A. Starting out – the implications of discipleship

A Moment in the Life of a Disciple (1)

Imagine you are living in first century Palestine. You have been invited to a party at the home of a local, well-connected businessman. Jesus of Nazareth is the guest of honour. You are from a small town yourself, where news travels quickly. When the guest of honour finally arrives, He is crowded out by people who want to find out what He is like. Is it true that he has power to heal people and perform miracles? He has friends and supporters, but a lot of people are sitting on the fence. His presence in the cool garden of the home, where dinner has been set out, is commanding. All eyes are on him and a small group of traveling companions. They are His closest followers. Even though they never leave His side, they still seem to hang on His every word. You have never seen anyone like Him. His personality is magnetic, charismatic even, more than the local politicians you know. You grab a plate of lamb and vegetables and keep to yourself, watching events. There is usually a vast difference between peoples’ exaggerated reputations of their heroes and the more banal reality. No one is ever as super-human as their followers make them out to be. They all have “weak spots”. As you finish your meal you think it might be interesting to get to know Him, only not get too close. You move to a corner with a drink in your hand and watch Him working the crowd. He is certainly different. His message is challenging. He speaks about loving enemies and encountering God. How can anyone know God? It has been hundreds of years since the last prophets died. Some of them heard from God. But this man calls Jehovah His Heavenly Father. (That must upset the priests! They are concerned about the fine political balance and hate newcomers telling people they have been getting it wrong.) You have mixed feelings. And those disciples; they have left everything (families, friends, jobs) to be with Him. That must have been hard. As you weigh up the pros and cons you notice the crowd parting. He is coming in your direction. There is no place to hide. He comes right up to you. “Excuse me, do I know you?”, you want to ask. Instead, he gets in first, “Leave all this and follow me. Become my disciple.” It feels like your heart stops. Are you prepared to take the plunge? To do so sounds like sheer madness. After all, you have just met Him. But, like millions since, you agree to do so and your life is not the same again.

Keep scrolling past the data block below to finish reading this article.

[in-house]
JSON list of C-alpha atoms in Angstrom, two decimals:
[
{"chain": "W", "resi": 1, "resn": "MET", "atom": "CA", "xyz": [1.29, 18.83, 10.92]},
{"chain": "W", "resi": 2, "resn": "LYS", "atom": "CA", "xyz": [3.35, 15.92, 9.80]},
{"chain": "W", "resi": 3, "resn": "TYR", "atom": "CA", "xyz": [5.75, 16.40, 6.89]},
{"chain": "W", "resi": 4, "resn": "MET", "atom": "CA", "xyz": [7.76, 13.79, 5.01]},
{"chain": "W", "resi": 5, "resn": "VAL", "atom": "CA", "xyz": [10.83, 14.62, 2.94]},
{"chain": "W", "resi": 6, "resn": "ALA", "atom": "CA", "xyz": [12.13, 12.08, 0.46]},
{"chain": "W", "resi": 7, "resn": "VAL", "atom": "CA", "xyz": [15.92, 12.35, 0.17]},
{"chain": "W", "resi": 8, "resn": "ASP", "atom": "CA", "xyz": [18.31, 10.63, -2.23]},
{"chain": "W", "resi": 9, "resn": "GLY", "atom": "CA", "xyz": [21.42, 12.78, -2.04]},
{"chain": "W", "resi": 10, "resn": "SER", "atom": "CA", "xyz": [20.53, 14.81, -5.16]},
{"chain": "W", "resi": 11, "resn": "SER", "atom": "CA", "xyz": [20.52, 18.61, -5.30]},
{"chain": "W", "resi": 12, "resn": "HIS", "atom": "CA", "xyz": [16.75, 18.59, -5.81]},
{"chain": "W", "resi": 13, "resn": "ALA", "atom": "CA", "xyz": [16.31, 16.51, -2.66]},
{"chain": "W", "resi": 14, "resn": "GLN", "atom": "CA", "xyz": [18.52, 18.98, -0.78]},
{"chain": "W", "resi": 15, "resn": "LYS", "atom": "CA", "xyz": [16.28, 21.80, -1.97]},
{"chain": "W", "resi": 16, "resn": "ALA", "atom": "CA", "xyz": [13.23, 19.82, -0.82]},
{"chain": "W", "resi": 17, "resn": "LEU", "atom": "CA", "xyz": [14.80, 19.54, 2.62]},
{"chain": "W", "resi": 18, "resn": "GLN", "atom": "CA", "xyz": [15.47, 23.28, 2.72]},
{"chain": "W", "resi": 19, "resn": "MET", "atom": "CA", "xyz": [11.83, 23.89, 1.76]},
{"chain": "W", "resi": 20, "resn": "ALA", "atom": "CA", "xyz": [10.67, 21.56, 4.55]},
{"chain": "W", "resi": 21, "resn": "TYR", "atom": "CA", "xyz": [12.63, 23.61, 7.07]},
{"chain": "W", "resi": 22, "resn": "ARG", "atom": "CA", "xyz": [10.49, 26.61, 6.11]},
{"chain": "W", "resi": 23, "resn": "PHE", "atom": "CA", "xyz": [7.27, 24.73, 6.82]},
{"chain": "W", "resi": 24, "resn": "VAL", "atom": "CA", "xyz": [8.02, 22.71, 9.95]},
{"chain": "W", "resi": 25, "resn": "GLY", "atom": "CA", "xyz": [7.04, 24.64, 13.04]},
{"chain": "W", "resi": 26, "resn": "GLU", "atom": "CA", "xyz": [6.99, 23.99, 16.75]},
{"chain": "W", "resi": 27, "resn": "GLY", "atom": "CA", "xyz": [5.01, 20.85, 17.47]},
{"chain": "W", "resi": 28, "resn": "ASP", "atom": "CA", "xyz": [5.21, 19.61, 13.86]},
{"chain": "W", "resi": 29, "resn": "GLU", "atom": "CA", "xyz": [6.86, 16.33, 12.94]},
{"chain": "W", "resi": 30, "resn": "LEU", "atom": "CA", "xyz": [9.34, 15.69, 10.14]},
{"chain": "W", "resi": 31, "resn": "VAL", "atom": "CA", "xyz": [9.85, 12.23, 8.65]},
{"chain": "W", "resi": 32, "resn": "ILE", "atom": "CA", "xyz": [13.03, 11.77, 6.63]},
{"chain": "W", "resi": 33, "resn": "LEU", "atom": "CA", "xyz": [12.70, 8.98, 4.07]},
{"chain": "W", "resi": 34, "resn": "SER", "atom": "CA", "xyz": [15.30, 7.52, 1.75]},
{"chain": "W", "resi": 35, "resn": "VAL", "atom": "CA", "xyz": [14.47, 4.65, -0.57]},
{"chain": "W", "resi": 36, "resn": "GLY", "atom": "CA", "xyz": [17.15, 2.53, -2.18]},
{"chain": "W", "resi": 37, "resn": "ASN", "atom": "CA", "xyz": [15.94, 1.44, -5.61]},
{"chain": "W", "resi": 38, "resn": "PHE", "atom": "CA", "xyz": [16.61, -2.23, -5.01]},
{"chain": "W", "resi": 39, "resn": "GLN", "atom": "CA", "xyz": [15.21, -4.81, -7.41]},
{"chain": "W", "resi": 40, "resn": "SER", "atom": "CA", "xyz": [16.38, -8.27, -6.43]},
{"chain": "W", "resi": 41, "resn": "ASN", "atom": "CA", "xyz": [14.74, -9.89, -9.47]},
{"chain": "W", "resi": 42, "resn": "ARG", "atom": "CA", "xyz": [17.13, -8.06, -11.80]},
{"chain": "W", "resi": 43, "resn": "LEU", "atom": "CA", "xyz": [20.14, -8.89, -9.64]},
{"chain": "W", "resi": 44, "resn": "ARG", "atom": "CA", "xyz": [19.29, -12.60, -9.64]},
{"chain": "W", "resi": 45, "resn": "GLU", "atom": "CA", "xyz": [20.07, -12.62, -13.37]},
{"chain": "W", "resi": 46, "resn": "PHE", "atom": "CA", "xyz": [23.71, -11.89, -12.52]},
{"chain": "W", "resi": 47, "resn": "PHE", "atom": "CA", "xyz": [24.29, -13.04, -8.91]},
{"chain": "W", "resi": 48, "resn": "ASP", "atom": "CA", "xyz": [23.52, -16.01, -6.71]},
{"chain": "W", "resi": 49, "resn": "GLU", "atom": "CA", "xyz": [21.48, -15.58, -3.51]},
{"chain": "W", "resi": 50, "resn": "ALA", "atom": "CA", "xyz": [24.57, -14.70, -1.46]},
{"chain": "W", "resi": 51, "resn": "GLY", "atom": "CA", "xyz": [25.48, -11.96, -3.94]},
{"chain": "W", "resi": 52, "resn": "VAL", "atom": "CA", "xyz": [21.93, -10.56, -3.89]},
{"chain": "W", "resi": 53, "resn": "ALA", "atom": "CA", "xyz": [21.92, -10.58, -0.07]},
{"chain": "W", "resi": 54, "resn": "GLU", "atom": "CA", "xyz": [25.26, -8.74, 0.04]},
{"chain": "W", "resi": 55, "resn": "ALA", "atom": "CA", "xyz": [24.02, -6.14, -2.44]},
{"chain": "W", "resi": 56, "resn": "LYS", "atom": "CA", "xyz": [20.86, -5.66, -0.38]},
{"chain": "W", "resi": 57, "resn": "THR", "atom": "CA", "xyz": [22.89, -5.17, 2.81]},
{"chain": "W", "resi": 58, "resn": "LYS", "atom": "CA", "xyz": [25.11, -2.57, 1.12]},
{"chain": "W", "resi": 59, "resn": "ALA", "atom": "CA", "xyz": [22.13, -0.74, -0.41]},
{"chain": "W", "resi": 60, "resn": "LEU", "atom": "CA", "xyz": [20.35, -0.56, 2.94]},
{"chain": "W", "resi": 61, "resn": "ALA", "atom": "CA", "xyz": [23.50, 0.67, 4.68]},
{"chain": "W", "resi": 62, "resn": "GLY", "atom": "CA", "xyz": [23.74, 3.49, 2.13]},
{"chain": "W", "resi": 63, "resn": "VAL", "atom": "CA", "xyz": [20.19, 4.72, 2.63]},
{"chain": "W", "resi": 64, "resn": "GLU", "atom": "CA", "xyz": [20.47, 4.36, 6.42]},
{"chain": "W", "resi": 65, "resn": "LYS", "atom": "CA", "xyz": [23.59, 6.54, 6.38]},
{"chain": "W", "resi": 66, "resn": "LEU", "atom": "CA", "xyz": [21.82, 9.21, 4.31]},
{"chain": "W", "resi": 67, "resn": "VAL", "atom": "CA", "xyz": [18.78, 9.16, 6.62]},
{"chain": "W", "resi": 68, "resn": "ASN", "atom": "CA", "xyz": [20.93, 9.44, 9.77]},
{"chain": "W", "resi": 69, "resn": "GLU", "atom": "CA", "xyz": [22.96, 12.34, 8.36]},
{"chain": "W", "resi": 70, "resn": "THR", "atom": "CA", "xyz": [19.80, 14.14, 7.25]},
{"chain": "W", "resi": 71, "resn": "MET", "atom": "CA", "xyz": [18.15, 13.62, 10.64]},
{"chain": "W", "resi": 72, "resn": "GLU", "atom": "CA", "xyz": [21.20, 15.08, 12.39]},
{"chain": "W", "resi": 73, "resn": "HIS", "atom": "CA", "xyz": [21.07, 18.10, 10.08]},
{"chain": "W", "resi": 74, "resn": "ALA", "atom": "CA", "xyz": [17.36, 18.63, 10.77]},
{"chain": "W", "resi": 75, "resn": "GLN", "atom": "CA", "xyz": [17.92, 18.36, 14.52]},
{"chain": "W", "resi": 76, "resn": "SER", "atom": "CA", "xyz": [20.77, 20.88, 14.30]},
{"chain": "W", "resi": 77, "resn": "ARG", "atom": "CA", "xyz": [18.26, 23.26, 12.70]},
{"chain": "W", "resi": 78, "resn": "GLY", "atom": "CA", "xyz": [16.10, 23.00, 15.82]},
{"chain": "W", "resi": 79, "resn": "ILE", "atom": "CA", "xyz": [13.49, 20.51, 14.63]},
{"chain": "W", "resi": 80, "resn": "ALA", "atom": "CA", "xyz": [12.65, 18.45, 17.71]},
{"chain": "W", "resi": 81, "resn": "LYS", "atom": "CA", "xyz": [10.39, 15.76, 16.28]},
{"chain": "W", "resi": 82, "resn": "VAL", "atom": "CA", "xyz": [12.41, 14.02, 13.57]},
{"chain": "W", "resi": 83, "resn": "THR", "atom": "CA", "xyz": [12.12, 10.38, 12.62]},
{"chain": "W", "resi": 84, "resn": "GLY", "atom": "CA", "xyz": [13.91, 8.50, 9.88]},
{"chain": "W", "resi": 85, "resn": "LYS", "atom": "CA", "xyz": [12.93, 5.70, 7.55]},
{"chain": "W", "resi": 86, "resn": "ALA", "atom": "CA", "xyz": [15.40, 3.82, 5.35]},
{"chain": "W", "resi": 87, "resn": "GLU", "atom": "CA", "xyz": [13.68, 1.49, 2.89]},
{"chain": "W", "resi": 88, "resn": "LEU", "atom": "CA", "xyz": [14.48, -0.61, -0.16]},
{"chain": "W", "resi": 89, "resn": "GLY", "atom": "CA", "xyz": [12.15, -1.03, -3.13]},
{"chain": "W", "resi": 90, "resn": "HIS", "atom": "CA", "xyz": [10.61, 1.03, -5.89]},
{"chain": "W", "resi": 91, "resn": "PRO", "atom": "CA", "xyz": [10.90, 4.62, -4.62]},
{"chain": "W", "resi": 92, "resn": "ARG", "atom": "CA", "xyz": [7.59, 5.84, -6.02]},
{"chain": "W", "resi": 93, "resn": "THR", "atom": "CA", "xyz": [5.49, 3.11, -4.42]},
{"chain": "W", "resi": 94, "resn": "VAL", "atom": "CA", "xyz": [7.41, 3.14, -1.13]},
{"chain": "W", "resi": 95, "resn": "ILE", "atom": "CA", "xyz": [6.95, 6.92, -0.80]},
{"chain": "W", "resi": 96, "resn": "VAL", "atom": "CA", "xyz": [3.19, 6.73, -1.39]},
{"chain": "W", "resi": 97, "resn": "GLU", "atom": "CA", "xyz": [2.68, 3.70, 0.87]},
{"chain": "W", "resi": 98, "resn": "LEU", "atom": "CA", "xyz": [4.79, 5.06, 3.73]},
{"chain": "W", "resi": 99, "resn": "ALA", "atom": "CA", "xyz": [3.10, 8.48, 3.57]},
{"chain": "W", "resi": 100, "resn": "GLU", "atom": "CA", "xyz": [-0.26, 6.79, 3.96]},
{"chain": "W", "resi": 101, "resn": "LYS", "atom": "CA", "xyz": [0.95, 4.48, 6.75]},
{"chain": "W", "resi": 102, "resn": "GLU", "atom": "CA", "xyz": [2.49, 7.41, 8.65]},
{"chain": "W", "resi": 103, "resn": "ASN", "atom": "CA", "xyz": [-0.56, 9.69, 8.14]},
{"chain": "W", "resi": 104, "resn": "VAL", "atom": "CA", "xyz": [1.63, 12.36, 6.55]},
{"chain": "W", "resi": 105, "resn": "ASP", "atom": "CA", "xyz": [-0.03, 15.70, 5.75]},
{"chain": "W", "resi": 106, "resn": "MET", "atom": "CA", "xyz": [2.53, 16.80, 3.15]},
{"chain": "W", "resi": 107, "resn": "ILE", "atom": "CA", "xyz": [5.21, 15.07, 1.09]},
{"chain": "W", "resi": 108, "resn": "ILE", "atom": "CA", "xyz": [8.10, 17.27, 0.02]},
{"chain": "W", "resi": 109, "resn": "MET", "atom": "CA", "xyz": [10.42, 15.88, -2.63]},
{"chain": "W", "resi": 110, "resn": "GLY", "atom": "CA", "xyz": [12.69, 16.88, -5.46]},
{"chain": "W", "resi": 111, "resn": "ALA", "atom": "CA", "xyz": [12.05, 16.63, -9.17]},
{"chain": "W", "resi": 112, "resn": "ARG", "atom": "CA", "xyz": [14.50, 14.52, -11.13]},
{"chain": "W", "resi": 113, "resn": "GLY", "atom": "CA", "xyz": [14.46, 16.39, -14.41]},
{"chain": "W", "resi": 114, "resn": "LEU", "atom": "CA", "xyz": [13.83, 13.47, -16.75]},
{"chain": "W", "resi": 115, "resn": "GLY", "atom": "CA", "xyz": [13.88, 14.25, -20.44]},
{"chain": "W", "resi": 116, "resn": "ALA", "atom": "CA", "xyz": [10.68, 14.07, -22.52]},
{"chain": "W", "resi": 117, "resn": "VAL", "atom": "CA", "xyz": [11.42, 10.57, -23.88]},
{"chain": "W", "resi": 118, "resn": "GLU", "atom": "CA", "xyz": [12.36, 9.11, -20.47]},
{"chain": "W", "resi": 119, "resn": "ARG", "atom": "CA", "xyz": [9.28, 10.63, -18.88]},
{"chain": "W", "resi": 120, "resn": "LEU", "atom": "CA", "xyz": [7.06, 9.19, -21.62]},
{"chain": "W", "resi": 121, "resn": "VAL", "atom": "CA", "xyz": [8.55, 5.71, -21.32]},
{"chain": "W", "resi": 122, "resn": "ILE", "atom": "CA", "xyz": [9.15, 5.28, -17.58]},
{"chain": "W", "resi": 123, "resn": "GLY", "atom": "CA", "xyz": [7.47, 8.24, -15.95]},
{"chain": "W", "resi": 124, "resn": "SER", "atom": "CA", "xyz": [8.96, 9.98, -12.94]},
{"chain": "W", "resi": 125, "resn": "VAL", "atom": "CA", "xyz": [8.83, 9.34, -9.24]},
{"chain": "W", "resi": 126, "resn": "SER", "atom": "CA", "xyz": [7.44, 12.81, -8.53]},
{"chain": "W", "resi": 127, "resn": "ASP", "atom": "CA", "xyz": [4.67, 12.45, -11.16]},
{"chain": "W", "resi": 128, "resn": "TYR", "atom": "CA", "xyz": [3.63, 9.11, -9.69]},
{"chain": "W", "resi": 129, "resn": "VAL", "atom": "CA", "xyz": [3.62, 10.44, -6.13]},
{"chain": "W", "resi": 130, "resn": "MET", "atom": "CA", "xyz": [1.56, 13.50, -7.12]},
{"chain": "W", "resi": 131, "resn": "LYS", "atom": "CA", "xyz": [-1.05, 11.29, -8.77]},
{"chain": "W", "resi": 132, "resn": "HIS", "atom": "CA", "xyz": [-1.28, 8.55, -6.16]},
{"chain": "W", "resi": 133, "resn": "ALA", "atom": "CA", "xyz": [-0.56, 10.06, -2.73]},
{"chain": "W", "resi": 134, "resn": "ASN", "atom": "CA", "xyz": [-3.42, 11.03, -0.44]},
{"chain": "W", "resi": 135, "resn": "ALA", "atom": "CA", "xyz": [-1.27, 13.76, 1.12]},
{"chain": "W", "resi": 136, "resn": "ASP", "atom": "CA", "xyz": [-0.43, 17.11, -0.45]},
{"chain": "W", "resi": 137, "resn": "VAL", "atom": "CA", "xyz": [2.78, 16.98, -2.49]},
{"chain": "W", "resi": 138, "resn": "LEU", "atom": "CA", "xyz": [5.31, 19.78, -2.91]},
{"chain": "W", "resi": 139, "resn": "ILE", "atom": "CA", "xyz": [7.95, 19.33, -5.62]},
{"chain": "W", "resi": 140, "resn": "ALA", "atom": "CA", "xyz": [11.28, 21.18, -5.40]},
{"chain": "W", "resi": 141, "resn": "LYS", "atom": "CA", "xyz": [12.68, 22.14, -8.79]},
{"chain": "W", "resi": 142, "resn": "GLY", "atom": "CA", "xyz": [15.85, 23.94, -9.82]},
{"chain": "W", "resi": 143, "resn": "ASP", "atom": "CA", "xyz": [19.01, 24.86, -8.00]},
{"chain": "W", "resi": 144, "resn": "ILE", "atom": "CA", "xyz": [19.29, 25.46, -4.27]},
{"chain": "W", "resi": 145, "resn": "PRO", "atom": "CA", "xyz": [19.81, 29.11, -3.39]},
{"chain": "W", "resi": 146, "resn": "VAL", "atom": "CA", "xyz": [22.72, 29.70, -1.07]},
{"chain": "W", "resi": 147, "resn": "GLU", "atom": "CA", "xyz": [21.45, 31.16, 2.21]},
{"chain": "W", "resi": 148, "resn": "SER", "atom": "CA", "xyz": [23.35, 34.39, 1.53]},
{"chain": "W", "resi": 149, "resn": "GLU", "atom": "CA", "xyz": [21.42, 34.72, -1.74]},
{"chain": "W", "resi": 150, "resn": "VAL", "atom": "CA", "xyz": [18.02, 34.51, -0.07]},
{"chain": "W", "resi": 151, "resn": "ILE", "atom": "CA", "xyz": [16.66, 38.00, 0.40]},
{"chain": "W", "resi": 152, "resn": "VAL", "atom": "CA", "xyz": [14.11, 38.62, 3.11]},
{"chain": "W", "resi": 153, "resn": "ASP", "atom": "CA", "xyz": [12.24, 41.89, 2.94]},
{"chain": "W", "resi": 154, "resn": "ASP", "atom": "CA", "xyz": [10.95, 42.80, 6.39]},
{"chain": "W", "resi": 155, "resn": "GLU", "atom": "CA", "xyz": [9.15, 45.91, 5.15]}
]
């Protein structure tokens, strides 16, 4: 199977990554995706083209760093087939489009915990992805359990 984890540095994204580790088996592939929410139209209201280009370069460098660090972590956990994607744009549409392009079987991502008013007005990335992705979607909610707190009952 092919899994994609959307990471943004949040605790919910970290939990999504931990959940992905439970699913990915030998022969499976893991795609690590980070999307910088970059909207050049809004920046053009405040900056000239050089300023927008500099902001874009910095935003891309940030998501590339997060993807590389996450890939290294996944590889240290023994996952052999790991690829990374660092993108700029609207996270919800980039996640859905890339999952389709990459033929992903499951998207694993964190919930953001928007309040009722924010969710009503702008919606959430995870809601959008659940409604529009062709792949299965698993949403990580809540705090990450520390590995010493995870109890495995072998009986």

What do we mean by discipleship?

We are called to be “disciples” and to disciple others. Sounds reasonable. Or does it? What does the term “disciple” mean, two millennia later? Some people consider it to be over-used. Is it outmoded? Can we be disciples in a way that is free from religious jargon and relevant to our daily lives in the marketplace?